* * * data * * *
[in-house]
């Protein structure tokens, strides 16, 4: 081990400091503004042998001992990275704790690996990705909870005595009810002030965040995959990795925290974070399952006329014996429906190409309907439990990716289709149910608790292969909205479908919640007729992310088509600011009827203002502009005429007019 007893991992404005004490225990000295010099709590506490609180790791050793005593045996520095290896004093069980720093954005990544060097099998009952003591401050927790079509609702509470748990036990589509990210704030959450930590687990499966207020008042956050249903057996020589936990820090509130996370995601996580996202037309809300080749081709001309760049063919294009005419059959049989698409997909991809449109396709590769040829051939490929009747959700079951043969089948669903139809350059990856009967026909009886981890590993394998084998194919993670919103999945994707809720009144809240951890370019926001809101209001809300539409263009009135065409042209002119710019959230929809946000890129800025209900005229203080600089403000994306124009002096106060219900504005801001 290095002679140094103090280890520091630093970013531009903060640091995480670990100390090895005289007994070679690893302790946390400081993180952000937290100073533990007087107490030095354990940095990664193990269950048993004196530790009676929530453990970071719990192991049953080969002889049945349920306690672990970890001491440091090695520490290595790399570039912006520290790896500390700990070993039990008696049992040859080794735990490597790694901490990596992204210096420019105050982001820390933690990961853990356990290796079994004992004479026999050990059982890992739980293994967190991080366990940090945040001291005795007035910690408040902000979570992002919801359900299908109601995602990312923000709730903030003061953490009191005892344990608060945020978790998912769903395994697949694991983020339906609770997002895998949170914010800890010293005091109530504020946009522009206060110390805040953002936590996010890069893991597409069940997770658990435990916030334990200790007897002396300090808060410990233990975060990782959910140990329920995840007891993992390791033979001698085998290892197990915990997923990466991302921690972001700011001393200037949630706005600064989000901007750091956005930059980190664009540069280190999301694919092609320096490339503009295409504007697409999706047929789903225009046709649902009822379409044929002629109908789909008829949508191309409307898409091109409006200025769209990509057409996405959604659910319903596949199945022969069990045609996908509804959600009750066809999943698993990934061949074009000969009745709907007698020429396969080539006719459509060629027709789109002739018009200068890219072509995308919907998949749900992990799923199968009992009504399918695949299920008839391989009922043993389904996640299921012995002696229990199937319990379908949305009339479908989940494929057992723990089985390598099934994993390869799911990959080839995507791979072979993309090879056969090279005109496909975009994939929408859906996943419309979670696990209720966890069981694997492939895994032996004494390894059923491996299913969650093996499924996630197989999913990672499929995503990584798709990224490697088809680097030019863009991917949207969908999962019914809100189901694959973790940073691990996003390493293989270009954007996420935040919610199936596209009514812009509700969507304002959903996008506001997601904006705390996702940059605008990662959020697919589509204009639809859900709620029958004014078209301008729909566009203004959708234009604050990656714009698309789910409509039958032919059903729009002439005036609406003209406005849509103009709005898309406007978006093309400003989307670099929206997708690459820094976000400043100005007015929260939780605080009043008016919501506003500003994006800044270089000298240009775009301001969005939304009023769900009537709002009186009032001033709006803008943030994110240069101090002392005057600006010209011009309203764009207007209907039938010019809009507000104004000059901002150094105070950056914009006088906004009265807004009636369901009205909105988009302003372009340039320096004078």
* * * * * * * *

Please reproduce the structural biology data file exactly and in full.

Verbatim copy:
[in-house]
């Protein structure tokens, strides 16, 4: 081990400091503004042998001992990275704790690996990705909870005595009810002030965040995959990795925290974070399952006329014996429906190409309907439990990716289709149910608790292969909205479908919640007729992310088509600011009827203002502009005429007019 007893991992404005004490225990000295010099709590506490609180790791050793005593045996520095290896004093069980720093954005990544060097099998009952003591401050927790079509609702509470748990036990589509990210704030959450930590687990499966207020008042956050249903057996020589936990820090509130996370995601996580996202037309809300080749081709001309760049063919294009005419059959049989698409997909991809449109396709590769040829051939490929009747959700079951043969089948669903139809350059990856009967026909009886981890590993394998084998194919993670919103999945994707809720009144809240951890370019926001809101209001809300539409263009009135065409042209002119710019959230929809946000890129800025209900005229203080600089403000994306124009002096106060219900504005801001 290095002679140094103090280890520091630093970013531009903060640091995480670990100390090895005289007994070679690893302790946390400081993180952000937290100073533990007087107490030095354990940095990664193990269950048993004196530790009676929530453990970071719990192991049953080969002889049945349920306690672990970890001491440091090695520490290595790399570039912006520290790896500390700990070993039990008696049992040859080794735990490597790694901490990596992204210096420019105050982001820390933690990961853990356990290796079994004992004479026999050990059982890992739980293994967190991080366990940090945040001291005795007035910690408040902000979570992002919801359900299908109601995602990312923000709730903030003061953490009191005892344990608060945020978790998912769903395994697949694991983020339906609770997002895998949170914010800890010293005091109530504020946009522009206060110390805040953002936590996010890069893991597409069940997770658990435990916030334990200790007897002396300090808060410990233990975060990782959910140990329920995840007891993992390791033979001698085998290892197990915990997923990466991302921690972001700011001393200037949630706005600064989000901007750091956005930059980190664009540069280190999301694919092609320096490339503009295409504007697409999706047929789903225009046709649902009822379409044929002629109908789909008829949508191309409307898409091109409006200025769209990509057409996405959604659910319903596949199945022969069990045609996908509804959600009750066809999943698993990934061949074009000969009745709907007698020429396969080539006719459509060629027709789109002739018009200068890219072509995308919907998949749900992990799923199968009992009504399918695949299920008839391989009922043993389904996640299921012995002696229990199937319990379908949305009339479908989940494929057992723990089985390598099934994993390869799911990959080839995507791979072979993309090879056969090279005109496909975009994939929408859906996943419309979670696990209720966890069981694997492939895994032996004494390894059923491996299913969650093996499924996630197989999913990672499929995503990584798709990224490697088809680097030019863009991917949207969908999962019914809100189901694959973790940073691990996003390493293989270009954007996420935040919610199936596209009514812009509700969507304002959903996008506001997601904006705390996702940059605008990662959020697919589509204009639809859900709620029958004014078209301008729909566009203004959708234009604050990656714009698309789910409509039958032919059903729009002439005036609406003209406005849509103009709005898309406007978006093309400003989307670099929206997708690459820094976000400043100005007015929260939780605080009043008016919501506003500003994006800044270089000298240009775009301001969005939304009023769900009537709002009186009032001033709006803008943030994110240069101090002392005057600006010209011009309203764009207007209907039938010019809009507000104004000059901002150094105070950056914009006088906004009265807004009636369901009205909105988009302003372009340039320096004078």